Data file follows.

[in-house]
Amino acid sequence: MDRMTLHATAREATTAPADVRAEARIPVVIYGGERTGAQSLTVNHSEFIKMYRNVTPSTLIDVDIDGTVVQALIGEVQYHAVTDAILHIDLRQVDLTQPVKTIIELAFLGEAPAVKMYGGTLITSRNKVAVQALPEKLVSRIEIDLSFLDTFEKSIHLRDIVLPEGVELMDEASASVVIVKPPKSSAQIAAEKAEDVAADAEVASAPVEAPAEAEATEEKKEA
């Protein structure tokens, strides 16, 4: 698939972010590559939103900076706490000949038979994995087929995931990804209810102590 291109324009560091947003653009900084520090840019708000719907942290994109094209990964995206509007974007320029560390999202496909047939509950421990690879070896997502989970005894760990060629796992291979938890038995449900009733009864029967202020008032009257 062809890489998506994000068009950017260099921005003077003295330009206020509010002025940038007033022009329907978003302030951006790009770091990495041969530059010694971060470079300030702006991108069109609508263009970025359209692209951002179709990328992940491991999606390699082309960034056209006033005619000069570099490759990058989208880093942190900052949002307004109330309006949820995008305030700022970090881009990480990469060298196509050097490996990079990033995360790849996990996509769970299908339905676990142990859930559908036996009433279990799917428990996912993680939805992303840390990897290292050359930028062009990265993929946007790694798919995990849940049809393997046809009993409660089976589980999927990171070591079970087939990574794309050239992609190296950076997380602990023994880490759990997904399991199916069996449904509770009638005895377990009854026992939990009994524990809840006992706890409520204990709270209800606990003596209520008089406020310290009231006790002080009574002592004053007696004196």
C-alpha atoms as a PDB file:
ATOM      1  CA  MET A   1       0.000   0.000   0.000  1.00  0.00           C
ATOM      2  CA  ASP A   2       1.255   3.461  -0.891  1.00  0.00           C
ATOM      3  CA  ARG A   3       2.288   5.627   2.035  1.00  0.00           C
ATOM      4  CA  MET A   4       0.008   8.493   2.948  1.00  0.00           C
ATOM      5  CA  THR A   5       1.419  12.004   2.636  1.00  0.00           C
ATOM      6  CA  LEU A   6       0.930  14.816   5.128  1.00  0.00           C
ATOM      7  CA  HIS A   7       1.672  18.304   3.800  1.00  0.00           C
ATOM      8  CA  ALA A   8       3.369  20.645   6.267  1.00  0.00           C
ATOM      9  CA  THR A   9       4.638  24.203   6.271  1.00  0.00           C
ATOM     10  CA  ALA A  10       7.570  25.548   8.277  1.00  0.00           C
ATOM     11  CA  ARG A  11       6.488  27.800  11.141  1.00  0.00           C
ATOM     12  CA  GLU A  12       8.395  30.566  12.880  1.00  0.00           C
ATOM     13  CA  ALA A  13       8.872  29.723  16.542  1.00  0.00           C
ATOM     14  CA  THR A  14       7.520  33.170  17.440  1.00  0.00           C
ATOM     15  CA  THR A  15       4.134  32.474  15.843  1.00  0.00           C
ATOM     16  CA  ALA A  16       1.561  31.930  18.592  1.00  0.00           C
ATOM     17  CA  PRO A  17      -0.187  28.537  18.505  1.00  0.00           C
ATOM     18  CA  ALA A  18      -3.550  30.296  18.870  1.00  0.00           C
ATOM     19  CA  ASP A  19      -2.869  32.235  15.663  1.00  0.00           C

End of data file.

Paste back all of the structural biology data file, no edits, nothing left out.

[in-house]
Amino acid sequence: MDRMTLHATAREATTAPADVRAEARIPVVIYGGERTGAQSLTVNHSEFIKMYRNVTPSTLIDVDIDGTVVQALIGEVQYHAVTDAILHIDLRQVDLTQPVKTIIELAFLGEAPAVKMYGGTLITSRNKVAVQALPEKLVSRIEIDLSFLDTFEKSIHLRDIVLPEGVELMDEASASVVIVKPPKSSAQIAAEKAEDVAADAEVASAPVEAPAEAEATEEKKEA
């Protein structure tokens, strides 16, 4: 698939972010590559939103900076706490000949038979994995087929995931990804209810102590 291109324009560091947003653009900084520090840019708000719907942290994109094209990964995206509007974007320029560390999202496909047939509950421990690879070896997502989970005894760990060629796992291979938890038995449900009733009864029967202020008032009257 062809890489998506994000068009950017260099921005003077003295330009206020509010002025940038007033022009329907978003302030951006790009770091990495041969530059010694971060470079300030702006991108069109609508263009970025359209692209951002179709990328992940491991999606390699082309960034056209006033005619000069570099490759990058989208880093942190900052949002307004109330309006949820995008305030700022970090881009990480990469060298196509050097490996990079990033995360790849996990996509769970299908339905676990142990859930559908036996009433279990799917428990996912993680939805992303840390990897290292050359930028062009990265993929946007790694798919995990849940049809393997046809009993409660089976589980999927990171070591079970087939990574794309050239992609190296950076997380602990023994880490759990997904399991199916069996449904509770009638005895377990009854026992939990009994524990809840006992706890409520204990709270209800606990003596209520008089406020310290009231006790002080009574002592004053007696004196």
C-alpha atoms as a PDB file:
ATOM      1  CA  MET A   1       0.000   0.000   0.000  1.00  0.00           C
ATOM      2  CA  ASP A   2       1.255   3.461  -0.891  1.00  0.00           C
ATOM      3  CA  ARG A   3       2.288   5.627   2.035  1.00  0.00           C
ATOM      4  CA  MET A   4       0.008   8.493   2.948  1.00  0.00           C
ATOM      5  CA  THR A   5       1.419  12.004   2.636  1.00  0.00           C
ATOM      6  CA  LEU A   6       0.930  14.816   5.128  1.00  0.00           C
ATOM      7  CA  HIS A   7       1.672  18.304   3.800  1.00  0.00           C
ATOM      8  CA  ALA A   8       3.369  20.645   6.267  1.00  0.00           C
ATOM      9  CA  THR A   9       4.638  24.203   6.271  1.00  0.00           C
ATOM     10  CA  ALA A  10       7.570  25.548   8.277  1.00  0.00           C
ATOM     11  CA  ARG A  11       6.488  27.800  11.141  1.00  0.00           C
ATOM     12  CA  GLU A  12       8.395  30.566  12.880  1.00  0.00           C
ATOM     13  CA  ALA A  13       8.872  29.723  16.542  1.00  0.00           C
ATOM     14  CA  THR A  14       7.520  33.170  17.440  1.00  0.00           C
ATOM     15  CA  THR A  15       4.134  32.474  15.843  1.00  0.00           C
ATOM     16  CA  ALA A  16       1.561  31.930  18.592  1.00  0.00           C
ATOM     17  CA  PRO A  17      -0.187  28.537  18.505  1.00  0.00           C
ATOM     18  CA  ALA A  18      -3.550  30.296  18.870  1.00  0.00           C
ATOM     19  CA  ASP A  19      -2.869  32.235  15.663  1.00  0.00           C